Rhamnus

Definitions

  • WordNet 3.6
    • n Rhamnus type genus of the Rhamnaceae: buckthorns
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Webster's Revised Unabridged Dictionary
    • n Rhamnus (Bot) A genus of shrubs and small trees; buckthorn. The California Rhamnus Purshianus and the European Rhamnus catharticus are used in medicine. The latter is used for hedges.
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Century Dictionary and Cyclopedia
    • n Rhamnus A genus of polypetalous shrubs and trees, including the buckthorn, type of the order Rhamnaceæ and of the tribe Rhamneæ. It is characterized by a thin disk sheathing the bell-shaped calyx-tube and bearing the four or five stamens on its margin; by a free ovary often immersed within the disk; and by its fruit, an oblong or spherical drupe, surrounded at its base by the small calyx-tube, and containing two, three, or four hard one-seeded stones. There are about 66 species, natives of warm and temperate regions, frequent in Europe, Asia, and America, rare in the tropics. They bear alternate petioled and feather-veined leaves, which are either entire or toothed, deciduous or evergreen, and are furnished with small deciduous stipules. The flowers are in axillary racemes or cymes, and are commonly diœcious in the typical section, but not so in the principal American species (the genus Frangula of Brongniart), which also differ in their unfurrowed seeds and flat fleshy seed-leaves. A general name for the species is buckthorn, the common buckthorn being R. catharticus of the northern Old World, planted and sparingly naturalized in the United States. It is used as a hedge-plant. Its bark is medicinal, like that of R. Frangula; its black berries afford a now nearly disused cathartic, and with those of some other species yield by treatment the pigment known as sap-green. R. Frangula, of the same nativity, called black or berry-bearing alder, alder-buckthorn, and (black) dogwood, affords one of the very best gunpowder-charcoals, while its bark is an officinal cathartic. (See frangula, frangulin.) The fruit of R. infectorius and other species forms the French, Turkey, or Persian berries of the dyers. (See under Persian.) In China the bark of R. tinctorius (R. chlorophorus) and R. Davuricus (R. utilis) affords the famous green indigo, or lokao, there used to dye silks, also introduced at Lyons. (For other Old World species, see alaternus and lotus-tree, 3.) R. Carolinianus of the southern United States is a shrub or small tree, bearing a sweet and agreeable fruit. The berries of R. croceus of California are much eaten by the Indians. R. Californicus, the California coffee-tree, yields an unimportant coffee-substitute. R. Purshianus of the western coast yields the cascara sagrada bark (see under bark), sometimes called chittam-bark, whence probably, in view of the hard fine wood, the name shittim-wood. See bearberry, 2, and redwood, 2.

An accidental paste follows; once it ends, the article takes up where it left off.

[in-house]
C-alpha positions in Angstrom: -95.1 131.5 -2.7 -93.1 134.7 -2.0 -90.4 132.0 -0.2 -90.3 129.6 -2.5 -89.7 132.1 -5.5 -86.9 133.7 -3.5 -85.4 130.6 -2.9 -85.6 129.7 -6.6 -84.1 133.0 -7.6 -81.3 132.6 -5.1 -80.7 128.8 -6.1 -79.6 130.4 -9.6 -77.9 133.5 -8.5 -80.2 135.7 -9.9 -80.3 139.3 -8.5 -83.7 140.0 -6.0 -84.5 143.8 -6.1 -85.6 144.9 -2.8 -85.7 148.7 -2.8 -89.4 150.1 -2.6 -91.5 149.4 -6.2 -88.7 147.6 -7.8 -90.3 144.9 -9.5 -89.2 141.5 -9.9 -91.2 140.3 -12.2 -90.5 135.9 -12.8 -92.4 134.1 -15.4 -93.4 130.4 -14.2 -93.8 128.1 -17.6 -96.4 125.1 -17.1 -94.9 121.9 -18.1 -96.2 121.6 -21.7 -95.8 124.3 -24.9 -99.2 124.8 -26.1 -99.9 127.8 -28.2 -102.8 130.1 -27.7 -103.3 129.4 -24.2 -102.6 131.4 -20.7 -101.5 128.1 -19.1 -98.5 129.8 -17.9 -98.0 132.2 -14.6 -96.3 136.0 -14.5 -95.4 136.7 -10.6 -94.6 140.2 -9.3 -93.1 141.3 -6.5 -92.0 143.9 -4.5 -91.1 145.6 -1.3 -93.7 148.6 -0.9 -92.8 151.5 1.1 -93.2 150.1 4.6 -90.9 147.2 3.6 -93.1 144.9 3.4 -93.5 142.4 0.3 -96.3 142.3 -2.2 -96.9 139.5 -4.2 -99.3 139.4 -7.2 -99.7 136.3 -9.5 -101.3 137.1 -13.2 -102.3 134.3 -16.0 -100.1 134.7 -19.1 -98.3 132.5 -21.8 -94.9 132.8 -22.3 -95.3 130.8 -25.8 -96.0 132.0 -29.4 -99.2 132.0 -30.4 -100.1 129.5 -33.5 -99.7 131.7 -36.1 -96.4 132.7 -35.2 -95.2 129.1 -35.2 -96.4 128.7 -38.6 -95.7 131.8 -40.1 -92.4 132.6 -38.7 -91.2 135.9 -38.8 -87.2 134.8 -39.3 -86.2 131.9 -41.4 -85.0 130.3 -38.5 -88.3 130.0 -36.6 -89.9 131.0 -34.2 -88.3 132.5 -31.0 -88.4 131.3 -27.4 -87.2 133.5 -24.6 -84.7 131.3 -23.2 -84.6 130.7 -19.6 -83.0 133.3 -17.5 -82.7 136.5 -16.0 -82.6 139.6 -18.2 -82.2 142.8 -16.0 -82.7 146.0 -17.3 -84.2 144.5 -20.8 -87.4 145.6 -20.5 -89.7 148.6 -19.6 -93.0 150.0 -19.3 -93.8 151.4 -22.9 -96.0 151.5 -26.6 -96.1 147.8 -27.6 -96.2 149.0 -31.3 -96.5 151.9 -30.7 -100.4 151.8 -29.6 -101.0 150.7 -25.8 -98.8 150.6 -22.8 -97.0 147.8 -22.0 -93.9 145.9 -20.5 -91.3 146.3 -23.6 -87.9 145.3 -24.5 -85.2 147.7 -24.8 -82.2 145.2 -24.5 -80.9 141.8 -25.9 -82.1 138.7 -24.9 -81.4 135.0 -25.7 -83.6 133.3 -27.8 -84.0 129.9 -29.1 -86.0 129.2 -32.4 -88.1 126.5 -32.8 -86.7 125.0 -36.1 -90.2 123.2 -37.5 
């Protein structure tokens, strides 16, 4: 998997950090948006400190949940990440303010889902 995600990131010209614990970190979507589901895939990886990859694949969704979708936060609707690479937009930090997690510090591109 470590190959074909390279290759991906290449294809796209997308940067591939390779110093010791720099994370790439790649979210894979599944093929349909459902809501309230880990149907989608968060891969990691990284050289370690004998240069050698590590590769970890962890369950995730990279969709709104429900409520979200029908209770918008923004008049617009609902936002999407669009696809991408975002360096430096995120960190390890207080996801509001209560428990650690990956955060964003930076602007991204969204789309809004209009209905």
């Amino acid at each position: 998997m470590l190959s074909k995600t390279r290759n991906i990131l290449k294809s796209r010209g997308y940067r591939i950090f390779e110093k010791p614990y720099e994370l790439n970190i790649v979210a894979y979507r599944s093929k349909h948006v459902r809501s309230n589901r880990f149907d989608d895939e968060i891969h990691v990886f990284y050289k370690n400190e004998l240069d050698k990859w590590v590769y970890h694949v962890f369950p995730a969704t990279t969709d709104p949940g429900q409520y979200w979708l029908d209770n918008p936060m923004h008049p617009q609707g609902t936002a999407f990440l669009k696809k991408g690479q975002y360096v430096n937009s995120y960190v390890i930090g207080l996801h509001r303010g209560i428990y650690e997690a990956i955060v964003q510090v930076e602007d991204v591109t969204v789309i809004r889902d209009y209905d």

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Chambers's Twentieth Century Dictionary
    • n Rhamnus ram′nus a genus of polypetalous shrubs and trees, including the buckthorn.
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Etymology

Webster's Revised Unabridged Dictionary
NL., from Gr. "ra`mnos a kind of prickly shrub; cf. L. rhamnos,
Chambers's Twentieth Century Dictionary
Gr.

Usage

In literature:

D. C. Prodromus, xvii., 165 Rhamnus ulmoides, Gueldenst.
"Scientific American Supplement, No. 417" by Various
This statue was placed in a temple of the goddess at Rhamnus, about eight miles from Marathon.
"The Great Events by Famous Historians, Vol. 1" by Various
Rhamnus catharticus (Common Buckthorn) .
"Handbook to the Severn Valley Railway Illustrative and Descriptive of Places along the Line from Worcester to Shrewsbury" by J. Randall
Some years ago I had sent for the seeds of Rhamnus Purshiana from U. S. A.
"Northern Nut Growers Association Report of the Proceedings at the Twenty-Fifth Annual Meeting" by Northern Nut Growers Association
She had a famous temple at Rhamnus, one of the 'pagi,' or boroughs of Athens.
"The Metamorphoses of Ovid" by Publius Ovidius Naso
By my troth, I think 'twas Phania; But this I'm sure, he said he was of Rhamnus.
"The Comedies of Terence" by Publius Terentius Afer
Here Caillie for the first time saw the Rhamnus Lotus mentioned by Park.
"Celebrated Travels and Travellers" by Jules Verne
Rhamnus catharticus, v. 3.
"Zoonomia, Vol. II" by Erasmus Darwin
It was accordingly erected at Rhamnus.
"Museum of Antiquity" by L. W. Yaggy
Temple of Nemesis, at Rhamnus, in Attica.
"Architecture" by Thomas Roger Smith
Rhamnus Alaternus variegatus, white.
"Trees and Shrubs for English Gardens" by Ernest Thomas Cook
Nearing their own hamlet, they came on two young fellows chopping down small trees of the kind called date (a jujube or rhamnus).
"Village Life in China" by Arthur H. Smith
Some fragments remain of the great statue of Nemesis at Rhamnus by Agoracritus.
"Encyclopaedia Britannica, 11th Edition, Volume 12, Slice 4" by Various
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